Category : Information

Setup OTG Networking on a Pi Zero

It is possible to get the micro USB ‘OTG’ port on the Pi Zero configured for networking. After a couple of bits of configuration you can simply plug a cable between your PC / Laptop and the Pi Zero USB data port, it automatically creates a network between them and you can then SSH to your Pi Zero.

To enable this you’ll need the following line added to your /boot/config.txt file:

dtoverlay=dwc2

… and the following text added to your /boot/cmdline.txt (be sure to keep only space between each param and no newlines) after the  rootwait parameter:

modules-load=dwc2,g_ether

That should be it complete. Reboot the Pi Zero and check it out.
NOTE: This will only work on a Pi Zero, none of the other versions support it.

Thanks to Andrew Mulholland for the pointers.

5 Essential Raspberry Pi Accessories To Buy Today

Got yourself a Raspberry Pi ? Here’s our list of the 5 essential Raspberry Pi Accessories you’ll need to make the most of your Pi. This list covers official, cheapest, most useful and some ‘advanced (DIY)’ accessories.

 

Raspberry Pi Accessories : Power To The Pi

The first thing you’ll need is some way of powering it, and the big decision is ‘fixed’ or ‘portable’. If you plan to leave your Pi in one location then you’ll want to go for a plug in charger style. If you think you’ll be moving it around, using it outside, using it for mobile projects then you’ll want some kind of portable supply.

  • The official Raspberry Pi power supply can be found on the element14 website here, and the RS Components website here.
  • Any cheap micro USB charger that supplies 1-2 amps should work fine. You might even get away with plugging it in to your laptop or desktop.
  • I recommend this version from Anker on Amazon – they also provide great customer service and really well made products.
  • For portable power, again any portable battery for charging phones will do (with ‘fast charge’)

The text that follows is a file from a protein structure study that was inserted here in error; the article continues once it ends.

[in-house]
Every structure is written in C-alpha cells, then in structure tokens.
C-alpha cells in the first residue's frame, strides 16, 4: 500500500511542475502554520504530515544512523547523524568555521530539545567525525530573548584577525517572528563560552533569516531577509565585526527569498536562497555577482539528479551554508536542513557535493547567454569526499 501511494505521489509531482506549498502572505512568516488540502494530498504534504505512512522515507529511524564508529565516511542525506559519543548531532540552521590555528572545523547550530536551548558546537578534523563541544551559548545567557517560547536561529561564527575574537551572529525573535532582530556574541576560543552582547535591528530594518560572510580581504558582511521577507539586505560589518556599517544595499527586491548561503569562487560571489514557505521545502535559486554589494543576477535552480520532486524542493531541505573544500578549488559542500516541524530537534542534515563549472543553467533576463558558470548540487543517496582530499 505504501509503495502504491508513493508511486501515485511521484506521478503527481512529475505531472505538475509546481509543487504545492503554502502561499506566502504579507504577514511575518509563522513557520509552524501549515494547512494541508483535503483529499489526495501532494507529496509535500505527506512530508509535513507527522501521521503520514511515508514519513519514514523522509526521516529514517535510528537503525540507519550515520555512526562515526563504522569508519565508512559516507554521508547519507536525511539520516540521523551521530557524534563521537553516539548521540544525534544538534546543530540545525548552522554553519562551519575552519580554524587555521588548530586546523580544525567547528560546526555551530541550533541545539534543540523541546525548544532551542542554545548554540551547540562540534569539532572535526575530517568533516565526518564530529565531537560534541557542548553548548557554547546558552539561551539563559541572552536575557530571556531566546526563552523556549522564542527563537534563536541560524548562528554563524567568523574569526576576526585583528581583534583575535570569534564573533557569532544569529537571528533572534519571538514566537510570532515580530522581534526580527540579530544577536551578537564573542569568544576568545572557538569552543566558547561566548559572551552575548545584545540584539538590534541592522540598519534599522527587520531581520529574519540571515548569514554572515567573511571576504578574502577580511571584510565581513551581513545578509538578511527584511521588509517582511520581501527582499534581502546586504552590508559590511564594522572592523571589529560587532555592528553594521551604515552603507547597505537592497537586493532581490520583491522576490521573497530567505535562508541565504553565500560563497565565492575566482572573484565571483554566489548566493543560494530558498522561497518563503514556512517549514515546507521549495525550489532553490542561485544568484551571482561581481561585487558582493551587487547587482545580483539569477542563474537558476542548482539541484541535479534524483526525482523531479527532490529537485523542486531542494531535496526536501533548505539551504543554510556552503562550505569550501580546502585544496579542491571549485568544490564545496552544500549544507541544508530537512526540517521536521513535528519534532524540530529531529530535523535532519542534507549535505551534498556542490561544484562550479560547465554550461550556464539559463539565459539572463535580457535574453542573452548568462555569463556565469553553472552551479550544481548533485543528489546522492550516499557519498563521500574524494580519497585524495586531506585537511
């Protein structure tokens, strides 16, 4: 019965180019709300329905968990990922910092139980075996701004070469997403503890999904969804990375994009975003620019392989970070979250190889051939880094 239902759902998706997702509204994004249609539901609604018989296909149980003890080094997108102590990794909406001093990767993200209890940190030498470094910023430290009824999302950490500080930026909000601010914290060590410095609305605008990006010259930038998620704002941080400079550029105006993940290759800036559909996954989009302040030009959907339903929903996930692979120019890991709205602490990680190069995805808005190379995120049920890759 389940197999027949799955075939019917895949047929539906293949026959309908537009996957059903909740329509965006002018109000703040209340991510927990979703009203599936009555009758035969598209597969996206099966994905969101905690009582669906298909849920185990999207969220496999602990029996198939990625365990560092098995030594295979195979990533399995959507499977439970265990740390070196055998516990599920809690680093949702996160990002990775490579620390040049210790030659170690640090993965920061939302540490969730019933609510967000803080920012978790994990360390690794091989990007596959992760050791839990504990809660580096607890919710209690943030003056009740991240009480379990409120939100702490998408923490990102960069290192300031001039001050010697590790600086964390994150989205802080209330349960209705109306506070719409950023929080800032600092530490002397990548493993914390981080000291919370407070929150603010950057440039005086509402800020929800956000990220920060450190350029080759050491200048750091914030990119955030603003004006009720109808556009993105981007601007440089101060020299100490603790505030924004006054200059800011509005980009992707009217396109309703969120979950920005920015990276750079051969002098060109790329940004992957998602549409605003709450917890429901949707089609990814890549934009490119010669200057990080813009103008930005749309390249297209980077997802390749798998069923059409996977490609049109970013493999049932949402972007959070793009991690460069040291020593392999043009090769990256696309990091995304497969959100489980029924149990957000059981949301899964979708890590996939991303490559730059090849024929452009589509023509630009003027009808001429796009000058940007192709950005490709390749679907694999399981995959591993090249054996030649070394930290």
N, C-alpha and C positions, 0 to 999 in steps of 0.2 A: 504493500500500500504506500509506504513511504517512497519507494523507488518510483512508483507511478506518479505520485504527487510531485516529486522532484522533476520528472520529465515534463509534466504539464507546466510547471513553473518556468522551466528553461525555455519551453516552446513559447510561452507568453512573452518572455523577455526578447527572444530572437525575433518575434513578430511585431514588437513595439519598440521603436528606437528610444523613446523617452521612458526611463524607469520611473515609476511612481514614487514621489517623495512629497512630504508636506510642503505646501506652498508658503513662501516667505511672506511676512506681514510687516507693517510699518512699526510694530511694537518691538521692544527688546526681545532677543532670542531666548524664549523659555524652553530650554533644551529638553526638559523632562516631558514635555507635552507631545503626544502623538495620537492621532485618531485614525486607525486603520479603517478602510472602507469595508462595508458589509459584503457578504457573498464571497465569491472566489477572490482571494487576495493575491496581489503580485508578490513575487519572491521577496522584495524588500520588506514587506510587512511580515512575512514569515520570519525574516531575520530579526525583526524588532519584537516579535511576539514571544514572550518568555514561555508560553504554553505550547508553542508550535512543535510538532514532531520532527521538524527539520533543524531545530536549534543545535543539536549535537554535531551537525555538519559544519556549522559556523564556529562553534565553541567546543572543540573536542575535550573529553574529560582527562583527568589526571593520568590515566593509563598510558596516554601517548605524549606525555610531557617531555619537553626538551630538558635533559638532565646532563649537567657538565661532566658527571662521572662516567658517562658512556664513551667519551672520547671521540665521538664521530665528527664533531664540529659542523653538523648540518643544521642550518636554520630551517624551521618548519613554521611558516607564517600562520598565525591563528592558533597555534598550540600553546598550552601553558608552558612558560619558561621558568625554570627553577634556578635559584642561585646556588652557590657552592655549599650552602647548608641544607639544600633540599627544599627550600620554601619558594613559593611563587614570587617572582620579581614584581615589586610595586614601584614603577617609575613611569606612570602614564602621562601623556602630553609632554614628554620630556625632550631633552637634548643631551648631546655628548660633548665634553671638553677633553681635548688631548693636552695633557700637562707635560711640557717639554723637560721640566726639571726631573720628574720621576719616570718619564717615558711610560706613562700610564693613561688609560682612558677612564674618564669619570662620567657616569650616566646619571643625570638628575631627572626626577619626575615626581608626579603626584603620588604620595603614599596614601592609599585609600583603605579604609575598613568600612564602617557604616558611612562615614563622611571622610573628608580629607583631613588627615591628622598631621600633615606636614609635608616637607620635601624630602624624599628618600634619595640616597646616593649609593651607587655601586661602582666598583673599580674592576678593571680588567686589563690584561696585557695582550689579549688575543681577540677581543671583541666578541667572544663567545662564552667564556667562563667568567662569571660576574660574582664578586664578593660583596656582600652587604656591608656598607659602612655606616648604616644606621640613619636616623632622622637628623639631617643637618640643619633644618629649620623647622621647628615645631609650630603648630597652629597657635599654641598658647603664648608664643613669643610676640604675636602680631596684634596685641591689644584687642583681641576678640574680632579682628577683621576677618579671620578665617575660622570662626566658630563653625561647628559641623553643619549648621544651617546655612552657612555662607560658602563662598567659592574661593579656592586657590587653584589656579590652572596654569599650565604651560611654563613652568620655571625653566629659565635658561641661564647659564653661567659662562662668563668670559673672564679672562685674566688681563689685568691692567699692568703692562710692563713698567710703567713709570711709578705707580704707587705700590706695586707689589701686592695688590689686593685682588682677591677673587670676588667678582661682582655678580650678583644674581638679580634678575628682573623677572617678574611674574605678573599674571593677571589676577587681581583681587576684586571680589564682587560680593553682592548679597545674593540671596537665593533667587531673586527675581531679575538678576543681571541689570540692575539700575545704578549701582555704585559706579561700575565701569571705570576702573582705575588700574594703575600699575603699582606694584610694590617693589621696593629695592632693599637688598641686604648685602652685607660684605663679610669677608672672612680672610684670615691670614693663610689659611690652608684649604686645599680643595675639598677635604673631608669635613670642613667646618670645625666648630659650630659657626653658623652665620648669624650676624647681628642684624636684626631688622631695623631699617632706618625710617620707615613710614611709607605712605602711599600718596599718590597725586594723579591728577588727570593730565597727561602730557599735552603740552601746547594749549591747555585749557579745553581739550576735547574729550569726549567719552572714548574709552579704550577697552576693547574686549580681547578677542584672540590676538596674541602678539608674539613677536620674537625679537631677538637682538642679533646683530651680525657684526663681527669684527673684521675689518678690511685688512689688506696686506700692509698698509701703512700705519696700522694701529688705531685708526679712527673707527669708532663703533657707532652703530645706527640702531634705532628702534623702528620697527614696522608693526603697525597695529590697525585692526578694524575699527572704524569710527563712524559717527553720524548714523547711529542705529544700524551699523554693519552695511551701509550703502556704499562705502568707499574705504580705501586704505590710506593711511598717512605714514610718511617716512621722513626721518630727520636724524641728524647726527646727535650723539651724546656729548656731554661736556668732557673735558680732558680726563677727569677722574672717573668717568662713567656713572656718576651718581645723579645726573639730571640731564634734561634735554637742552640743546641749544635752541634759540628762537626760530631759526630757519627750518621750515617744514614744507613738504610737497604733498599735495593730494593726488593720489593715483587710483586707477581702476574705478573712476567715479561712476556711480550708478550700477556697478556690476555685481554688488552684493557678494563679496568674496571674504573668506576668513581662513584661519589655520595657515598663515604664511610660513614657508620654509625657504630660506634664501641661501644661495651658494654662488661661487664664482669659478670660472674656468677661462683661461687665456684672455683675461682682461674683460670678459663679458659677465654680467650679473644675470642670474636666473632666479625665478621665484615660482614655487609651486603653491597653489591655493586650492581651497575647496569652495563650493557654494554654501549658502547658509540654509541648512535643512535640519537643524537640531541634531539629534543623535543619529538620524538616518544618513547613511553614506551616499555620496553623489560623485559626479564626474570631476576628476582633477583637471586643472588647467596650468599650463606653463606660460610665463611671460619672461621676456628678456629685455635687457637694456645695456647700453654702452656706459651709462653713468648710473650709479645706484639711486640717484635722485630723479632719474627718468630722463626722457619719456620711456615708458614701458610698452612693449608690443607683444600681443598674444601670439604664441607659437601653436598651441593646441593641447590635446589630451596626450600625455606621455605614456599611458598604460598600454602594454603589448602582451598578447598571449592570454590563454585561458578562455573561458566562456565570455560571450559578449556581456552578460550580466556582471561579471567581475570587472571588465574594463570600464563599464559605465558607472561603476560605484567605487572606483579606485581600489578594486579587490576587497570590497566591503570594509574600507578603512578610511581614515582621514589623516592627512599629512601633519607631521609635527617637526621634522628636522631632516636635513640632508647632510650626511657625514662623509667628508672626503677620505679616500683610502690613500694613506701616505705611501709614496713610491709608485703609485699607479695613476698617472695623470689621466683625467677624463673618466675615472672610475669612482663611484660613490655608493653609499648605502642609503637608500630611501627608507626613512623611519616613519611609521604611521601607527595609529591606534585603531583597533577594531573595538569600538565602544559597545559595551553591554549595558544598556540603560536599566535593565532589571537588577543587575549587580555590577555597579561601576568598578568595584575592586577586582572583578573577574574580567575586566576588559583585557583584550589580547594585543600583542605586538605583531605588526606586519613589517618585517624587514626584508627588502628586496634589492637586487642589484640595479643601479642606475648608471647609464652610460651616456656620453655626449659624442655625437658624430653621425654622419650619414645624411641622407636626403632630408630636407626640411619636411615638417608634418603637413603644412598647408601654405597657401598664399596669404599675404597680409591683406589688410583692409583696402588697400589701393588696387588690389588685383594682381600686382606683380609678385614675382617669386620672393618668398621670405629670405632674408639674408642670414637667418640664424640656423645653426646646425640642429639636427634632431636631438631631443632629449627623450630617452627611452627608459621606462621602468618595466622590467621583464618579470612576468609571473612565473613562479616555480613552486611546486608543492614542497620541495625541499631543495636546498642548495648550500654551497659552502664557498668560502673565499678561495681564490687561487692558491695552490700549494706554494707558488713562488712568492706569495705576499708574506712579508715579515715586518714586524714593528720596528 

• I recommend, and use this 20000mAh pack, again from Anker. This gives me over 20 hours of continuous use, and I can charge my phone at the same time.
  • On the more costly side, if you want to work through power interruptions there is this add-on board. This acts as an Uninterruptable Power Supply (UPS).
  • For the more adventurous, there are opportunities to build your own UPS. Adafruit has many parts and batteries available that can be used to build your own.  Check out this video of someone that’s done just that.

Raspberry Pi Accessories : Project Wi-Fi

You might be lucky enough to have your workshop, or home fully wired with Cat5 network sockets in every room. Or plan to just have you Pi in a single location with cabled access, but if not then you’ll probably need Wi-Fi access. Of course, if you have a Pi 3 then you have Wi-Fi built in and your good to go. For those that do need Wi-Fi here’s some options:

Raspberry Pi Accessories : Keyboard (and Mouse) Bashing

If you’re using your Pi as a desktop machine, or you need some initial setup and configuration done manually then you’ll need a Keyboard and Mouse. I have moved completely to wireless keyboard and mouse combos for all my workstations. This has the benefit of only requiring a single USB port (for the dongle). I also find it generally helps not having cables getting tangled everywhere.

Raspberry Pi Accessories : Breadboard

If you’re into more than just software projects on your Pi, then you will want to connect to the ‘physical world’. For that you will likely need a breadboard. This is a board that you can use to prototype electronic circuits without having to solder. A breadboard makes it possible to interface devices and sensors, connect LEDs and the like. Breadboards come in various sizes but are all pretty similar in their function.

Raspberry Pi Accessories : Packing Your Case

Last but not least on our list is a case.  You will want to protect your Pi for short circuits, grubby fingers, and all manner of other dangers. So you will need a decent case. Cardboard, or 3D printing can be used to make cases. You can also cut the plastic box, the Pi is delivered in, into a case. There are lots of tutorials for all of these. Those are great, but I recommend getting a proper case. This is very much a thing of personal preference. Listed below are some cool cases that you might consider.